UAE gets US aviation administration rating

DUBAI - The US Department of Transportation's Federal Aviation Administration (FAA) has announced that the UAE complies with international safety standards set by the International Civil Aviation Organisation (ICAO) and issued the country a Category 1 rating.



By M. A. Qudoos

Published: Thu 17 Apr 2003, 12:45 PM

Last updated: Wed 1 Apr 2015, 9:58 PM

In Category 1 rating given to the UAE, the civil aviation authority comply with ICAO standards. The authority has been assessed by FAA inspectors and has been found to license and oversee air carriers in accordance with ICAO aviation safety standards.

The announcement is part of the FAA's International Aviation Safety Assessment (IASA) programme, under which the agency assesses the civil aviation authorities of all countries with air carriers that operate to the US and makes that information available to the public.

The announcement was received in a communique by the UAE General Civil Aviation Authority (GCAA) and was noted yesterday in Dubai during the meeting of its board of directors chaired by Ahmed Humaid Al Tayer, Minister of Communication and chairman of the board.

The board also approved the final accounts for 2002 and reviewed the aviation development projects in the country.

"IASA is an important tool that we use to measure the ability of our foreign counterparts to comply with worldwide safety standard. The UAE is a good example of a civil aviation authority that has worked hard to successfully meet those standards," said Douglas Lavin, Assistant Administrator for the Office of International Aviation, in the communique received by the GCAA.

Mohammad Ghanim Al Ghaith, Director-General of the GCAA and secretary of the board, said after the board meeting that the assessments are not an indication of whether individual foreign carriers are safe or unsafe.

Rather, they determine whether or not foreign civil aviation authorities (CAA) are meeting ICAO safety standards, not FAA regulations, he said.

Countries with air carriers that fly to the US must adhere to the safety standards of ICAO, the United Nations' technical agency for aviation that establishes international standards and recommended practices for aircraft operations and maintenance.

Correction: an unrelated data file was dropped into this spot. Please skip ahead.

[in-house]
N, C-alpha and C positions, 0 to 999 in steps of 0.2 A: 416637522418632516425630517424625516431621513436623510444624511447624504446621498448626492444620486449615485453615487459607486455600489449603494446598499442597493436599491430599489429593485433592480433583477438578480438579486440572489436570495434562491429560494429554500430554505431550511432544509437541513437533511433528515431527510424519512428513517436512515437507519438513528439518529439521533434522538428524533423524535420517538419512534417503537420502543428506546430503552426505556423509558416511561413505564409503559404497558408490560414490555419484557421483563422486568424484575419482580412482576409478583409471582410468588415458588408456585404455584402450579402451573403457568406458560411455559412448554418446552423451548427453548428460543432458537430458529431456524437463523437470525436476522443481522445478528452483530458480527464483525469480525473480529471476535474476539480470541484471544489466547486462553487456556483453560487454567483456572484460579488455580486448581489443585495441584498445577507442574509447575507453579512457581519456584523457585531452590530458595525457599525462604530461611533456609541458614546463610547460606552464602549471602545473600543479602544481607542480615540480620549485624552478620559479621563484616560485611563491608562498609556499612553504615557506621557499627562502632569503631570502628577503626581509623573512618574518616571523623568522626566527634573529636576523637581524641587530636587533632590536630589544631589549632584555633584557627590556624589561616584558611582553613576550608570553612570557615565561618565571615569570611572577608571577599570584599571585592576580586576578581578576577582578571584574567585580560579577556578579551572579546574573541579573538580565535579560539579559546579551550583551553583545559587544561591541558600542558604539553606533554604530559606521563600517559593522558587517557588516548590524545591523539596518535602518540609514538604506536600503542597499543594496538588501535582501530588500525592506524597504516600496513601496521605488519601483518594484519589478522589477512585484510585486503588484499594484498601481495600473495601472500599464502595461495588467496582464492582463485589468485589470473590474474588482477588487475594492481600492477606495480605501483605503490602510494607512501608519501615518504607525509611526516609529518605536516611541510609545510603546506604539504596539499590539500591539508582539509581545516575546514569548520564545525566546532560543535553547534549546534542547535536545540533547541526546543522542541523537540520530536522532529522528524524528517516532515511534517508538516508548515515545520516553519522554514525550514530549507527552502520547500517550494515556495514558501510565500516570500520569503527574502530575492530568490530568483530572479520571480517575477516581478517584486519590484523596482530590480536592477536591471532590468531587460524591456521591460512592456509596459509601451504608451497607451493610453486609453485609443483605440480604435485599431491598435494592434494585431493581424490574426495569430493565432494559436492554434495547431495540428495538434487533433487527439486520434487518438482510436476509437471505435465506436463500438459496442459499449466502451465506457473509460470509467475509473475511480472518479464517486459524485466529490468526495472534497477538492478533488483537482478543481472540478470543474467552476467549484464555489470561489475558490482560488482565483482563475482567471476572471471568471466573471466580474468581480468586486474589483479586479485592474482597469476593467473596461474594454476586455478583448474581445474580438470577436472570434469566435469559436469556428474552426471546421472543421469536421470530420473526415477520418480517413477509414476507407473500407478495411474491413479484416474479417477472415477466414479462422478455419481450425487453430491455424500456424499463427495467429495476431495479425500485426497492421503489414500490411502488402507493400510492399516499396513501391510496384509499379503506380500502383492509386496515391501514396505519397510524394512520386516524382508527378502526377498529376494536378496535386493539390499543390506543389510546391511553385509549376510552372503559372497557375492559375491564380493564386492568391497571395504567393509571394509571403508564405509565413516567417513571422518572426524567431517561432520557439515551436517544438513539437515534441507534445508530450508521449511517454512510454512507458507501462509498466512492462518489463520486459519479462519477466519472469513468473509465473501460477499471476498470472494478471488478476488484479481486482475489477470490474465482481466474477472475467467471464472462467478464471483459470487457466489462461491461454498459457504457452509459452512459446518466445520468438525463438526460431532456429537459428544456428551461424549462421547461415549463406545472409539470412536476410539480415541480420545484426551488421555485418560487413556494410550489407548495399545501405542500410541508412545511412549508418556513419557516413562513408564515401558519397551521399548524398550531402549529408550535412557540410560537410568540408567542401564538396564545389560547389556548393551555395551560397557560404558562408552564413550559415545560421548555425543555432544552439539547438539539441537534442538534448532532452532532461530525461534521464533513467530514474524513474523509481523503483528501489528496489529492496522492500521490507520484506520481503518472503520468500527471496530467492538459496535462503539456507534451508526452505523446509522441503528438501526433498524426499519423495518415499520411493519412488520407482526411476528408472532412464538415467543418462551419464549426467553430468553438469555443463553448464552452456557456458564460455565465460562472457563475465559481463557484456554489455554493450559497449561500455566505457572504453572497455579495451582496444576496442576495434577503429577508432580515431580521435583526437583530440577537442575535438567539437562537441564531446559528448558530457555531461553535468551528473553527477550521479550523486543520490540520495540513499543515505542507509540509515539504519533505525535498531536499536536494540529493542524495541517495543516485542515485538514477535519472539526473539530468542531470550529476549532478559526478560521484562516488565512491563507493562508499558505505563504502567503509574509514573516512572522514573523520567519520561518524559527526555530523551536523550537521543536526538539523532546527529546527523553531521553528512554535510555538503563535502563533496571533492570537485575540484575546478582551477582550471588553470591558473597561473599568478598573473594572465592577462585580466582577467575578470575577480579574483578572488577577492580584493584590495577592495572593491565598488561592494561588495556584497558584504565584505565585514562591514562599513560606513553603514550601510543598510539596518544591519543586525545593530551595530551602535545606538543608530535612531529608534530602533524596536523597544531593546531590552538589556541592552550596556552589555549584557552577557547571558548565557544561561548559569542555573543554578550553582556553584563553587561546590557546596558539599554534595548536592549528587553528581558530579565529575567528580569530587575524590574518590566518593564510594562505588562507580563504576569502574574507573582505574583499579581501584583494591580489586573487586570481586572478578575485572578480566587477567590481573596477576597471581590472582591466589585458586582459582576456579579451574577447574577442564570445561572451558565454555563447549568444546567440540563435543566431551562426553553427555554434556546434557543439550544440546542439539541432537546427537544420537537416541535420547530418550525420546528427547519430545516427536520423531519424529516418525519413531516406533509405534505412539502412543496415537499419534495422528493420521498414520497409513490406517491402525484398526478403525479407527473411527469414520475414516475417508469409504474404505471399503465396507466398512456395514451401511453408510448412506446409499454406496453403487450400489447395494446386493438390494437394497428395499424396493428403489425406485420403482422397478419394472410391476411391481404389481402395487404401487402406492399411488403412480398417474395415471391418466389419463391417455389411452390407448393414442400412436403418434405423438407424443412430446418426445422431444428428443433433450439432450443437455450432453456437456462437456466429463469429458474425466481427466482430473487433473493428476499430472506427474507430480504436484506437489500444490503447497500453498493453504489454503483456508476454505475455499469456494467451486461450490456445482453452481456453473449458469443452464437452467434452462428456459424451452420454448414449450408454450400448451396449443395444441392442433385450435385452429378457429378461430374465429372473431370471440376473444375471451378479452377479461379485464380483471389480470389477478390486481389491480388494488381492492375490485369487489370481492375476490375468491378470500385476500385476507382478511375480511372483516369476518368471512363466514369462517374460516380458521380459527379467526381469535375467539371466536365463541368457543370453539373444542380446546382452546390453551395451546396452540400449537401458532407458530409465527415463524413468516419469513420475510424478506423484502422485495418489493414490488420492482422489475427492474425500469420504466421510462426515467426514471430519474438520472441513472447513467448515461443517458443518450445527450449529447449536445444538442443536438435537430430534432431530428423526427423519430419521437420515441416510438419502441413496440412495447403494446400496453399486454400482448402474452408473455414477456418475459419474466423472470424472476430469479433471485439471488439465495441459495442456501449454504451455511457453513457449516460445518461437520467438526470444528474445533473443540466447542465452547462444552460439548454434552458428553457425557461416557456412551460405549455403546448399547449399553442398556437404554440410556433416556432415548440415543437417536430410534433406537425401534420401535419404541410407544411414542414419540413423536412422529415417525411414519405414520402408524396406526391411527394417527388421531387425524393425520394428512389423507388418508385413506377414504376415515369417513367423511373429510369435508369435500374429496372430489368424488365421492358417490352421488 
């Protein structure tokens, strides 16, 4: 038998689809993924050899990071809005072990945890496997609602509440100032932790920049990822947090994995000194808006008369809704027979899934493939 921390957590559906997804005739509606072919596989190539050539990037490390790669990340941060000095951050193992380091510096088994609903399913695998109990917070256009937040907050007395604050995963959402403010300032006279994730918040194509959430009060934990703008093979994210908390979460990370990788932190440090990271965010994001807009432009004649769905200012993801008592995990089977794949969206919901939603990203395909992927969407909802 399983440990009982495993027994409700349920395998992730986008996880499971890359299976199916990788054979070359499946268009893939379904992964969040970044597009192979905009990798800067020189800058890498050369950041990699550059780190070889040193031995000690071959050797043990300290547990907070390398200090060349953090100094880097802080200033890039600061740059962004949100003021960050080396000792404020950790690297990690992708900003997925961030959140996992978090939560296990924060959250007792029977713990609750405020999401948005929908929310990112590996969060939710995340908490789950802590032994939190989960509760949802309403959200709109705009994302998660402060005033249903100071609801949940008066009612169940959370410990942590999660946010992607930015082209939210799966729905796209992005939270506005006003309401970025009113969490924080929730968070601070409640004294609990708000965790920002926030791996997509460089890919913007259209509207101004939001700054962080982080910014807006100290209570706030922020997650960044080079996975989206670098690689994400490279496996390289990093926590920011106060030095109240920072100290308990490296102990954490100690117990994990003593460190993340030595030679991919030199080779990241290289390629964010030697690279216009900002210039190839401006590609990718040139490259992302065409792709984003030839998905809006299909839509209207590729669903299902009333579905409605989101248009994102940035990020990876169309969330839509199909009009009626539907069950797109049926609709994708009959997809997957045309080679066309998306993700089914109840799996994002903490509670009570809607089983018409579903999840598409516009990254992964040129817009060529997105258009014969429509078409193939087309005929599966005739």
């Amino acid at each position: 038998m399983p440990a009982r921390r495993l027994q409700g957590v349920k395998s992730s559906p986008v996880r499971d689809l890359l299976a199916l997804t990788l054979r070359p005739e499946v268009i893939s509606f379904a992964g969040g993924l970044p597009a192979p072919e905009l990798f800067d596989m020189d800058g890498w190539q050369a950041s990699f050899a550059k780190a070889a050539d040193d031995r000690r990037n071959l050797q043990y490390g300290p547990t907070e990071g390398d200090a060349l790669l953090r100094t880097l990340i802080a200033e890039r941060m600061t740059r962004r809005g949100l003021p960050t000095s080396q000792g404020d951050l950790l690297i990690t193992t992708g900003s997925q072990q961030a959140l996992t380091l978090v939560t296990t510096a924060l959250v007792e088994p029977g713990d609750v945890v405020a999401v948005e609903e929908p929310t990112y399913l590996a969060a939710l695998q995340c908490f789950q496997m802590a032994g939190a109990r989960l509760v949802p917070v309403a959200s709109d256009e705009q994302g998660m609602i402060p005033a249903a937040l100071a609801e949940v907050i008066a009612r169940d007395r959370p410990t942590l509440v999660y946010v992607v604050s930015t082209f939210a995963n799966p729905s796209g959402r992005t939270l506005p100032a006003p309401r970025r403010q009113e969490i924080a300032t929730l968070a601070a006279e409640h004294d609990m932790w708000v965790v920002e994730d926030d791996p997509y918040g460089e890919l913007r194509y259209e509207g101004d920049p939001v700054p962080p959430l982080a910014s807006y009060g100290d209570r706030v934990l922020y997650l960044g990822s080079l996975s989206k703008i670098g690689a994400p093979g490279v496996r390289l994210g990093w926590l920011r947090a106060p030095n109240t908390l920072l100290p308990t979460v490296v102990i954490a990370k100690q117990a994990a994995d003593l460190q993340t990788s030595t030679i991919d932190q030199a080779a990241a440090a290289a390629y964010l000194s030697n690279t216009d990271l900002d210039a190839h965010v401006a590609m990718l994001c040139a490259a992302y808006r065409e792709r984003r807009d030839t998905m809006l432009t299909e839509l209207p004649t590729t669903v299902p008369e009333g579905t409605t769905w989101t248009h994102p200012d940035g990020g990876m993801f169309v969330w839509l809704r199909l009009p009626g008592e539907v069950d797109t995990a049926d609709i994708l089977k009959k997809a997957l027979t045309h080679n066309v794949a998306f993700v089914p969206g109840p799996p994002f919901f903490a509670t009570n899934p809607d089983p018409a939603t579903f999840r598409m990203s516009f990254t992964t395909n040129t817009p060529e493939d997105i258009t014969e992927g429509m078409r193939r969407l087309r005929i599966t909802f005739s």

The FAA, with the cooperation of the host civil aviation authority, assesses countries with airlines that have operating rights to or from the US or have requested such rights. Mr Ghaith said that specifically, the FAA determines whether a foreign civil aviation authority has an adequate infrastructure for international aviation safety oversight as defined by ICAO standards.

Mr Ghaith said that the GCAA earned a profit of Dh13.716 million in 2002 against Dh14.835 million in 2001, less due to higher staff cost as 18 new staff were empoloyed. The expenditure was Dh56 million against Dh52.551 million and the revenue was Dh69.914 million against Dh67.386 million.

He said that the GCAA has signed a contract for the installation of a radar in Dhaid that will be operational in 2004. The board also approved the contingency routes that are operational due the war in Iraq.

The GCAA board meeting was chaired by Ahmed Humaid Al Tayer. It was attended by Shaikh Ahmed bin Saeed Al Maktoum, President of the Dubai Department of Civil Aviation and chairman of Emirates airline; Shaikh Salem bin Sultan Al Qasimi, DCA chairman in Ras Al Khaimah; Abdullah Ahmed Lootah, Under-Secretary of the Ministry of Communication; Mohammed Abdullah Al Salami, DCA chairman in Fujairah; Dr Ghanim Obaid Al Hajri, DCA Director-General in Sharjah; Abdul Aziz Abdullah Al Zaabi, Director-General of Real Estate Bank, Abu Dhabi; Major-General Khalid Abdullah Abu Al Ainain, Commander of the Air Force, Air Defence; Abdullah Saeed Al Hamli, Assistant Under-Secretary of DCA, Abu Dhabi; and Mohammad Ghanim Al Ghaith, Director-General of the GCAA.


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